Granted my attempts were neither inventive nor vigorous. Emails sent off to past acquaintances were mostly not answered, though there were exceptions. I blame no one, since I have hardly been Mister Gregarious in my life  and now harvest what I have sown. I can’t say that if I could roll it over again, I’d want to change much of anything. Not having regrets about the past is a better sleeping potion than any drug.

Friday, June 8, 2018


  I’ve never been good at abbreviations, puzzled when everybody else got it. Clearly MY problem, whatever its undiagnosed cause. But lately I’ve come across quite a few cases where expecting the general reader to get it is something of a stretch. Writers in the world of journalism have come to count on an “in” audience of which I am not a member.  I may be in a minority, but I am far from alone. Look at an example.
“Although impressive, Summit can be seen as a placeholder. Supercomputers that are five times faster — 1,000 petaflops, or an exaflop — are in the works, both abroad and in the United States.”

   Are we supposed to know what those “flops” are? From where? In the past, the world caught up with the experts. No doubt it will again; but it hasn’t yet.

Wednesday, June 6, 2018


I just finished reading Maestros and Their Music: The Art and Alchemy of Conducting by John Mauceri. Even though the author has had a long, varied, and distinguished career as a conductor and actor in the world of music, I must confess that I had never heard of him. My loss, no doubt, especially if his music-making is as competent as his writing. If you are interested in conducting, are coversant with “classical” music, though, like me, not an expert, this is a good book to pick up; a Kindel version is available from Amazon.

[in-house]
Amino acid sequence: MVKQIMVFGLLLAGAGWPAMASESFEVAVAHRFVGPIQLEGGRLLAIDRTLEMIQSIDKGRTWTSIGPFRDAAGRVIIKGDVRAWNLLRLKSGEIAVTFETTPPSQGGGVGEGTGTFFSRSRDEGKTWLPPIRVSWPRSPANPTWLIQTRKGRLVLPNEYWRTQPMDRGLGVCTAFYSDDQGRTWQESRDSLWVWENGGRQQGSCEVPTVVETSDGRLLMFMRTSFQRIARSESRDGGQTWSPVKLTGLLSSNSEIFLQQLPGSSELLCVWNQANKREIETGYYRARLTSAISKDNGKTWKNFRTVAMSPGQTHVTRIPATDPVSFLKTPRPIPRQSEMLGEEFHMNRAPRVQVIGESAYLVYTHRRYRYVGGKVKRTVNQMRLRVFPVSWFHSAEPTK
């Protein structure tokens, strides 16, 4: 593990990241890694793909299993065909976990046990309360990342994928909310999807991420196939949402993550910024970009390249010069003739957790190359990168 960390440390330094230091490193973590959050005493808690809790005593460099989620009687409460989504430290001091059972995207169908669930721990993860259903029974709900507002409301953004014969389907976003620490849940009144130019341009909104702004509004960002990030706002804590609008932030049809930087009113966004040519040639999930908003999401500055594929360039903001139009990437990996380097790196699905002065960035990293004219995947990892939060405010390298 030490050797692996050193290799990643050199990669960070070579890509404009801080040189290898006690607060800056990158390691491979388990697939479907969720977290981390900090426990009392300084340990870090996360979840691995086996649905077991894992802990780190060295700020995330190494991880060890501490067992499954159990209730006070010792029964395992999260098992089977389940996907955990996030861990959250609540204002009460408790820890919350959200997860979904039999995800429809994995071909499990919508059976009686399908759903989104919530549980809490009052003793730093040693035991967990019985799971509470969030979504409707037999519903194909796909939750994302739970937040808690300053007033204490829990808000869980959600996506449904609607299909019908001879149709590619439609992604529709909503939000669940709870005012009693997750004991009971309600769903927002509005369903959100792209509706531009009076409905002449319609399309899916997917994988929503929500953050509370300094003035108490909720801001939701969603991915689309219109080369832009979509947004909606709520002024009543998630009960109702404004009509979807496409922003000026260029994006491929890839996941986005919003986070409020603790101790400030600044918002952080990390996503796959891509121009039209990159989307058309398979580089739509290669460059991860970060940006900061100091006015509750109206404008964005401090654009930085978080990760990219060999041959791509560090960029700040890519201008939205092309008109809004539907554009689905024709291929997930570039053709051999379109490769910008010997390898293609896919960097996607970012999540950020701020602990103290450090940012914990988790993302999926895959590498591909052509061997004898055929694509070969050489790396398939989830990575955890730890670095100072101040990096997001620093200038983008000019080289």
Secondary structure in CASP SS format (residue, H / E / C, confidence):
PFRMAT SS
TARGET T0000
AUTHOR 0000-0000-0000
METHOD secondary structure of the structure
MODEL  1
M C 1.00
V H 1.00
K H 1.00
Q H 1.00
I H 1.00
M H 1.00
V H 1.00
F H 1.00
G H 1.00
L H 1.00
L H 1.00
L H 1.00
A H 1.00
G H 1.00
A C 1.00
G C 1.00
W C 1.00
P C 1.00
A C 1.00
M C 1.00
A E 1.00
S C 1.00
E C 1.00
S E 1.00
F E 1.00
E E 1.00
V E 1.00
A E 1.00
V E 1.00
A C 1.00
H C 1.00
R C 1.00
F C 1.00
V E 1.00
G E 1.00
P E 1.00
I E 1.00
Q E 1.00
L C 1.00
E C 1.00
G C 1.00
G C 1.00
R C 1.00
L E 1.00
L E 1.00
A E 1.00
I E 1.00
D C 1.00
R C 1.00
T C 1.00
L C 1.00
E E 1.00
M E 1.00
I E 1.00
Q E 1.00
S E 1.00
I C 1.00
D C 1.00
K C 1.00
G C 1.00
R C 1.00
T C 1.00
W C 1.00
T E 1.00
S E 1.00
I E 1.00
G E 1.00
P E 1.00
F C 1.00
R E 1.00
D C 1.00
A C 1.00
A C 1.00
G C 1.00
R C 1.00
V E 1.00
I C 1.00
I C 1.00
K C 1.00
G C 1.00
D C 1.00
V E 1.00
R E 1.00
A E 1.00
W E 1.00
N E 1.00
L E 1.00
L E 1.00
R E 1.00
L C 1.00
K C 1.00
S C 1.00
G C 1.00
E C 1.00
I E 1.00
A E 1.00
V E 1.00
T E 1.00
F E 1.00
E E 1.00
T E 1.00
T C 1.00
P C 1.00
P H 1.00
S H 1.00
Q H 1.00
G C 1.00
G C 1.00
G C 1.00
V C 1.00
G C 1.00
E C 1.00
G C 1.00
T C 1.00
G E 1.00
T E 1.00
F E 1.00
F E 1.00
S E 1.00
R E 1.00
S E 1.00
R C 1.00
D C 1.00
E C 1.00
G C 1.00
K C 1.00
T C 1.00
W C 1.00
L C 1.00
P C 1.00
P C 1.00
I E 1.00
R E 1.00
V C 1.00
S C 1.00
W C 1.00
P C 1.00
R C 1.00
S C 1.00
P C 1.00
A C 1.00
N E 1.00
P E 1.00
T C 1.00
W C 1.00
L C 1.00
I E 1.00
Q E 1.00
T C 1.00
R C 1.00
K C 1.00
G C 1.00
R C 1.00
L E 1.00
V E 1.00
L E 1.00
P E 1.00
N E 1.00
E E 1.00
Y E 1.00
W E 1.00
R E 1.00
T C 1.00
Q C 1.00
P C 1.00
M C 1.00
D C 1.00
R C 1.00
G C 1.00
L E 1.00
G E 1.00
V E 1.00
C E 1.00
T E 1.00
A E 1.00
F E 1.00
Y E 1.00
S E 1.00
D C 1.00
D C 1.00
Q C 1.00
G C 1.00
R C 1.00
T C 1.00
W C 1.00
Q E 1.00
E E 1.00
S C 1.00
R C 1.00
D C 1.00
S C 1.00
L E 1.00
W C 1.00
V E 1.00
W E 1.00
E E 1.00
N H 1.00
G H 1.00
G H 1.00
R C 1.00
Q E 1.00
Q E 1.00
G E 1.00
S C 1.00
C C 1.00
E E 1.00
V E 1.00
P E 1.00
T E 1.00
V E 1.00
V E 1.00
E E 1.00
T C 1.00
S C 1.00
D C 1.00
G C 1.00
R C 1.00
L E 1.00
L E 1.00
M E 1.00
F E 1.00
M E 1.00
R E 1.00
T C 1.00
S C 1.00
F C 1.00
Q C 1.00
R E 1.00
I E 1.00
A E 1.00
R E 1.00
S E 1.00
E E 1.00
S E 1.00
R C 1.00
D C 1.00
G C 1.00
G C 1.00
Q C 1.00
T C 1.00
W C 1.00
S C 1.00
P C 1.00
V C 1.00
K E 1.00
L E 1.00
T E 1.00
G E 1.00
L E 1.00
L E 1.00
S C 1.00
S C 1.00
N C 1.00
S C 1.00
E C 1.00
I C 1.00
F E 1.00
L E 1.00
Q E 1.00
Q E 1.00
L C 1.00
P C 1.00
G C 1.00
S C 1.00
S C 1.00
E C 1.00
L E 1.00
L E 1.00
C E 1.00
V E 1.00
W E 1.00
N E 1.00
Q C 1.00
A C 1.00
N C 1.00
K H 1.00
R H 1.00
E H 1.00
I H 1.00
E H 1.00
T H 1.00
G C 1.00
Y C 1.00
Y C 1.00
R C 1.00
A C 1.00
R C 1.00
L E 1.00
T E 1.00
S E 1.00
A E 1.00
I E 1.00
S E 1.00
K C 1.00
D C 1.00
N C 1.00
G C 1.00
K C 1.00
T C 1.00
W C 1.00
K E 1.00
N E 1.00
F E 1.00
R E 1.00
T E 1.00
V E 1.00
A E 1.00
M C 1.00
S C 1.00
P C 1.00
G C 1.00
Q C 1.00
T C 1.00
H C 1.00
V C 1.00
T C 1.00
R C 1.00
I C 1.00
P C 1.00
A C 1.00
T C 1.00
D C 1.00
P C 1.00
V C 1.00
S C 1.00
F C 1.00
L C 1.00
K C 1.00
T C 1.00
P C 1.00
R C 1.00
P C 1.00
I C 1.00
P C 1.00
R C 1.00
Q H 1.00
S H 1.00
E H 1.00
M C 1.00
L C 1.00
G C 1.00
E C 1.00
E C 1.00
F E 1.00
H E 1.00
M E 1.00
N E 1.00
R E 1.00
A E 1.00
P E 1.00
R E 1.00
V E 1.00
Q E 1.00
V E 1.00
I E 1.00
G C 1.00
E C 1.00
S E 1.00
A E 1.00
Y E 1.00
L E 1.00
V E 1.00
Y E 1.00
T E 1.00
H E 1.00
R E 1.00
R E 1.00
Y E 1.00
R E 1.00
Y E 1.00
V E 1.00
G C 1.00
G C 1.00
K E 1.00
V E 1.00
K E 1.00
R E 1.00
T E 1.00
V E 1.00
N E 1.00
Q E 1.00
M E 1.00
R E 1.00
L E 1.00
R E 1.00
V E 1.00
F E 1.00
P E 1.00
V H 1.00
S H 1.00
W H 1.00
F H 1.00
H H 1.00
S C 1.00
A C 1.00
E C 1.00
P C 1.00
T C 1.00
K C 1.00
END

Thursday, May 31, 2018

How Today’s Sex-Related Behavior is Distinguished from that of Other Times

   How sex is expressed or dealt with varies considerably from one time and place to another. I am sure that a huge number of books have been written on the subject—all unread by me. If some historian to more of them have already characterized and described that entire scene in contemporary U.S. I haven’t seen it, but I have read enough to have in idea as to some of the goings-on that will be among its ingredients. So herewith some traits that should appear in a characterization of the current scene. Call the forthcoming some remarks for an historian of current sex-related behavior.
     Perhaps the most notable trait is that women are speaking up. Not very long ago they suffered or gloated in silence, leaving it to a few mostly educated women to speak and write for a much larger number. What they are speaking about is what men do to them that is unwanted—from “mere”talk to rape. Men can no longer rely on a response that is limited to suffering in silence.
   In some ways the behavior of men is similar: they are speaking up; about their wrongful treatment of women in their  past. Nor are these reports limited to confessions; there seem to be plenty of third-person reports about male sexual transgressions.
   So far I have pointed to talk—talk you hear now of which you heard little until recently. But there are also actions. Organizations are getting rid of people with recently revealed dubious records. Levine is no longer at the Met: an amazing jump from Before to After. There’s much more to be said, but I leave that to you.